Food Terrorism: The War On Ketchup

During the recent Senate hearings to confirm Brett Kavanaugh for the Supreme Court, opponents of the prospective Justice stumbled on what they believed to be the single most damning piece of evidence against him: He puts ketchup on his pasta.

This information was inadvertently leaked by Sen. Orrin Hatch (R-Utah), in an attempt to portray Kavanaugh as a regular guy. It was immediately seized upon by the elite food media, who regarded it as the last straw in a string of ideological offenses. Forget about personal beliefs and political opinions, they said: eating habits are the true indicator of a person’s character.

Foodies have been railing against the consumption of ketchup for quite some time, portraying it as the ultimate sin of the unsophisticated. The late Anthony Bourdain rarely missed an opportunity to criticize the practice. During his interview with Barack Obama in Hanoi, he asked the then-president if it was ever acceptable to put ketchup on a hot dog. Obama says that the practice is only forgivable up to the age of eight.

Think hope is audacious? Try the audacity of self-appointed food snobs who feel justified in lecturing to others, looking down on them as they tell them how to live. Yes, they were joking, sort of, but they really weren’t. Behind the smiles, winks and nods was the absolute belief that they, and only they, are the true arbiters of taste.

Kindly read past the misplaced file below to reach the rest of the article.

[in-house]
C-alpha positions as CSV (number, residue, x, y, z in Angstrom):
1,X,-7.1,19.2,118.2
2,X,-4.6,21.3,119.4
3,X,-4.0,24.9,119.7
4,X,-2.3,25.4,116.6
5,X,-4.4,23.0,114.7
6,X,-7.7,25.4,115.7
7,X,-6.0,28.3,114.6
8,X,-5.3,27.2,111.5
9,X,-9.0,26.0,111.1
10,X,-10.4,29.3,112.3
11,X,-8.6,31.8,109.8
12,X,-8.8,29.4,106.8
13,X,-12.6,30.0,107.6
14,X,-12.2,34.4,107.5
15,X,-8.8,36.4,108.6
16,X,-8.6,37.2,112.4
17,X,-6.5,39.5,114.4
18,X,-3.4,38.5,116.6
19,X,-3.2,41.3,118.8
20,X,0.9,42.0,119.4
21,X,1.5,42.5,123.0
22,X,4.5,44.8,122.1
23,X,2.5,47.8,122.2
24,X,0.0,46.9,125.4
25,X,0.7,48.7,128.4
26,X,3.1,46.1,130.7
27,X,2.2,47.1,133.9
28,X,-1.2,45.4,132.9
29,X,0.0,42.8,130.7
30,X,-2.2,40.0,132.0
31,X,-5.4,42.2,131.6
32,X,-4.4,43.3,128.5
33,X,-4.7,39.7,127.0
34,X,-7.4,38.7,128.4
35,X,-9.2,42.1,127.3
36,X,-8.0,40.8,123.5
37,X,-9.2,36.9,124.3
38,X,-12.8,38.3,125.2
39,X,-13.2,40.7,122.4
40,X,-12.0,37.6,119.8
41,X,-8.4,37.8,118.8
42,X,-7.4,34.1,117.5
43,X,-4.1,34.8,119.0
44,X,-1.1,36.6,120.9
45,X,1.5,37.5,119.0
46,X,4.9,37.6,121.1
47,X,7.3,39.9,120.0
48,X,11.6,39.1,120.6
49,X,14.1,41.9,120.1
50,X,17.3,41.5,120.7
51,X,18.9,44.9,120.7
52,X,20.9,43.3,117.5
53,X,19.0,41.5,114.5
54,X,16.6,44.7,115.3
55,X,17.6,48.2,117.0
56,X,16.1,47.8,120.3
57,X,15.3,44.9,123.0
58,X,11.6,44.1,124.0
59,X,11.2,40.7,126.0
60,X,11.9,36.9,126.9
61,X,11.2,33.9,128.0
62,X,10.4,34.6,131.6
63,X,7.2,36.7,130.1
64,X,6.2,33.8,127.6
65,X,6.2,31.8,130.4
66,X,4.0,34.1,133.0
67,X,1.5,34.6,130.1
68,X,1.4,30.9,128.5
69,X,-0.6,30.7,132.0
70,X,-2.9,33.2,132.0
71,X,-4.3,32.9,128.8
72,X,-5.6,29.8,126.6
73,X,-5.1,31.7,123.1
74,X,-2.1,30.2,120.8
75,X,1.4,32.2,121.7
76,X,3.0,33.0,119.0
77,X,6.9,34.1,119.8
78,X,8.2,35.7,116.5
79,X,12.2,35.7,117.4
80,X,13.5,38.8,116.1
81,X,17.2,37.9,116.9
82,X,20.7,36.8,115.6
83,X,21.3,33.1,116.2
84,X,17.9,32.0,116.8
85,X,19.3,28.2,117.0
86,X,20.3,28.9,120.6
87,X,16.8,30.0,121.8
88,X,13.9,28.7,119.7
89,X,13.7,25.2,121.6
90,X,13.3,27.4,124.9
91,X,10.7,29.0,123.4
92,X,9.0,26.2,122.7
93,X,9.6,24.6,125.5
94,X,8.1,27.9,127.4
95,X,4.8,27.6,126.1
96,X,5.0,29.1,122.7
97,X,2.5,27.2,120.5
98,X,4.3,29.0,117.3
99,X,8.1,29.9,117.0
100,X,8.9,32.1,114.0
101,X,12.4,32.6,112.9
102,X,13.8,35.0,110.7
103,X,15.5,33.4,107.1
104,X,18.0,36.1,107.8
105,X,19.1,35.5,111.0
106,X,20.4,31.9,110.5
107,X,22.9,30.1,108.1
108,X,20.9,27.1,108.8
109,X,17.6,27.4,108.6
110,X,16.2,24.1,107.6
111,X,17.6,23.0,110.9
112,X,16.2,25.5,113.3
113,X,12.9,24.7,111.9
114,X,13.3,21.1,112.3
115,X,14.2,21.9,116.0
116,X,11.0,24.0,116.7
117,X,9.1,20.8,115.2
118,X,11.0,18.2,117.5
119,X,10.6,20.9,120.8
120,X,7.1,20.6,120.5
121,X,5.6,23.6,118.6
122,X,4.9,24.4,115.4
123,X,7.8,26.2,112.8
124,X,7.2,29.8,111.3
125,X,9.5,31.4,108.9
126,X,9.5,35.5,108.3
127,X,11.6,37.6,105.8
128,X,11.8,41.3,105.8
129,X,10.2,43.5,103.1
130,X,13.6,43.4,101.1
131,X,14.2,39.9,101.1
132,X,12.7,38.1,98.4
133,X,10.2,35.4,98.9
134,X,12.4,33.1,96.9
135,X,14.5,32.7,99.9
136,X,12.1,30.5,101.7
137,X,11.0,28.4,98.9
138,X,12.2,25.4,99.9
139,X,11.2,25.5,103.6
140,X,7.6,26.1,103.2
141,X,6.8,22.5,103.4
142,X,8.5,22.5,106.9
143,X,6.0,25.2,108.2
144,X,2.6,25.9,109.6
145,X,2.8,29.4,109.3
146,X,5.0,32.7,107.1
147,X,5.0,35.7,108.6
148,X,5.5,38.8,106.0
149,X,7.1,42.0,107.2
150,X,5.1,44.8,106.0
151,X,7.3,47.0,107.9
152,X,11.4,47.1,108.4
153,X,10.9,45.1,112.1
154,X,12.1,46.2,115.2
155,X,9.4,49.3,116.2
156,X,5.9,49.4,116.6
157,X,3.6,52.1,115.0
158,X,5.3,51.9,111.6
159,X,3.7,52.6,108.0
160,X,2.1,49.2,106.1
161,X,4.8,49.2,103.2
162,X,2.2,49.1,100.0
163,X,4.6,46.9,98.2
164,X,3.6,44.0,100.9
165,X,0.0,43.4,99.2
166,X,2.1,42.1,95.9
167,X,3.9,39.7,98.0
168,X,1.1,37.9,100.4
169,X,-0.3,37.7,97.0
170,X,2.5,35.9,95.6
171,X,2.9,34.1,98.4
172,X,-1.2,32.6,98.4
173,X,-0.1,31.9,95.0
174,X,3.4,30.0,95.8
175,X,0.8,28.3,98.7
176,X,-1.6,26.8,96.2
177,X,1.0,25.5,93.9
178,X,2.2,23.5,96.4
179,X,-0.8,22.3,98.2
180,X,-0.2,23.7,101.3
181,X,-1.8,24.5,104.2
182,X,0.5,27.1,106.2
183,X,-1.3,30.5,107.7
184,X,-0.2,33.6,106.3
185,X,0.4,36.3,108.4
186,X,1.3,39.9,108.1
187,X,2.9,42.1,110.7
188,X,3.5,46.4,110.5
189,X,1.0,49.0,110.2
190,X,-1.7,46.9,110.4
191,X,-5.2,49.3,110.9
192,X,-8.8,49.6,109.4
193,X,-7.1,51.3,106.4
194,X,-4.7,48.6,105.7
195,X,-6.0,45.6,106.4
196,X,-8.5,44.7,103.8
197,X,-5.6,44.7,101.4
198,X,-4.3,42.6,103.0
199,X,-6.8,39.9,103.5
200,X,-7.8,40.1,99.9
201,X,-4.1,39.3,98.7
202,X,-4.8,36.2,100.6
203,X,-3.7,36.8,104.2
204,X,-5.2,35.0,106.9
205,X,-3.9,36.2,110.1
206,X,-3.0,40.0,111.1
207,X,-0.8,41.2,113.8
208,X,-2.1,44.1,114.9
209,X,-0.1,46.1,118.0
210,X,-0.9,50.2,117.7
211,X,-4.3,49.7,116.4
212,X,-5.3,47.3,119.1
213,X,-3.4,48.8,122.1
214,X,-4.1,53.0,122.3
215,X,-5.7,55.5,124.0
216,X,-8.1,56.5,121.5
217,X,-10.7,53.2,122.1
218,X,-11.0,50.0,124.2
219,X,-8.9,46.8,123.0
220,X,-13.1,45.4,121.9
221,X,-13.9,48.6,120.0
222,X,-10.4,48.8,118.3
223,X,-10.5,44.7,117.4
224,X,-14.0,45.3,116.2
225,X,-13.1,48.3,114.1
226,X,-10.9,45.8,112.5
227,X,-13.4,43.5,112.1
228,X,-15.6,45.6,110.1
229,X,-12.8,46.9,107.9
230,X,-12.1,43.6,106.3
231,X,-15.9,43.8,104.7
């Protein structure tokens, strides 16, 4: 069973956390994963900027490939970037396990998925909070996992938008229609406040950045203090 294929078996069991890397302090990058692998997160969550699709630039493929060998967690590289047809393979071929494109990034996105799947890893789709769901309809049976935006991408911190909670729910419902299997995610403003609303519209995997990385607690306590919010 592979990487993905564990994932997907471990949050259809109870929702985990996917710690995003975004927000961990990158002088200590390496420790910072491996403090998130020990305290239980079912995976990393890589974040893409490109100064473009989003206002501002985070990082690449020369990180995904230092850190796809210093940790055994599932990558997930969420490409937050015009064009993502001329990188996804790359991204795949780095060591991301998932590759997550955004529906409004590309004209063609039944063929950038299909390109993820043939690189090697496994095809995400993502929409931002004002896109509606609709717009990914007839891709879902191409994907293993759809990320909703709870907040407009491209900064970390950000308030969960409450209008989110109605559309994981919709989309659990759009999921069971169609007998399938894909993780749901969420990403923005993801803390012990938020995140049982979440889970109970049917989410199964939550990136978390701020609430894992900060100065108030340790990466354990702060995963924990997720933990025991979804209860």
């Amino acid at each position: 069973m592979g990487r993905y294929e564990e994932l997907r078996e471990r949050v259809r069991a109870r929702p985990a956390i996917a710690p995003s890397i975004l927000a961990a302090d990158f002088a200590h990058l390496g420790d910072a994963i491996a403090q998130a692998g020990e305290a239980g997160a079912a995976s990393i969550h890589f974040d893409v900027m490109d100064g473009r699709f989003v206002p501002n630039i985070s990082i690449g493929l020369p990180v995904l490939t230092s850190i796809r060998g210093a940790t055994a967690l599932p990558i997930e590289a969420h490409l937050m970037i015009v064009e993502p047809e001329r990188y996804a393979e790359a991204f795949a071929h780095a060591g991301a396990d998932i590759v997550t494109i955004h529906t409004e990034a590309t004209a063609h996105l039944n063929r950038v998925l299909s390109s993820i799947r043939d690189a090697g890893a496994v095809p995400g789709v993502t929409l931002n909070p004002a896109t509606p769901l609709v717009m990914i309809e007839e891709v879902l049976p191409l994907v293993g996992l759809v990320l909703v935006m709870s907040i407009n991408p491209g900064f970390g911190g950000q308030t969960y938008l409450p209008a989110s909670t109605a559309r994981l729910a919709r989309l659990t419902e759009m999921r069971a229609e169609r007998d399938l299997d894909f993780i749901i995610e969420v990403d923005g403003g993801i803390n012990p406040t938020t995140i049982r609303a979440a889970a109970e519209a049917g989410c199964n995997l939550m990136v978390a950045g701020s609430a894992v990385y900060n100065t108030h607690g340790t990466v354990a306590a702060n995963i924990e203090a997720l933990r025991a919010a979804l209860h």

Historically, ketchup was not always the object of scorn and revulsion. According to most accounts, it was popular in 17th century China as a reduced sauce of fish and vinegar. The British encountered it in Asia during their Colonial period, and it eventually migrated from the U.K. to America. Early versions used mushrooms rather than tomatoes as the base ingredient. Regardless of era or custom, ketchup recipes focused on umami as a counterpoint to main dishes that were sometimes unimaginative or bland. Most estimates are that tomato ketchup is found in 97% of American homes.

Here’s a news flash for the self-proclaimed arbiters of taste: Like almost everyone else, I’m fond of ketchup, and intend to keep using it whenever and wherever I please. I’ll keep my fingers crossed that Justice Kavanaugh doesn’t emerge as the swing vote on a 5-4 decision to mandate the use of ketchup on spaghetti.


Mark Spivak is an award-winning writer specializing in wine, spirits, food, restaurants and culinary travel. He has written several books on distilled spirits and the cocktail culture. His first novel, Friend of the Devil, is available on; his second novel, a political thriller set during the invasion of Iraq, is due out in Spring 2019.

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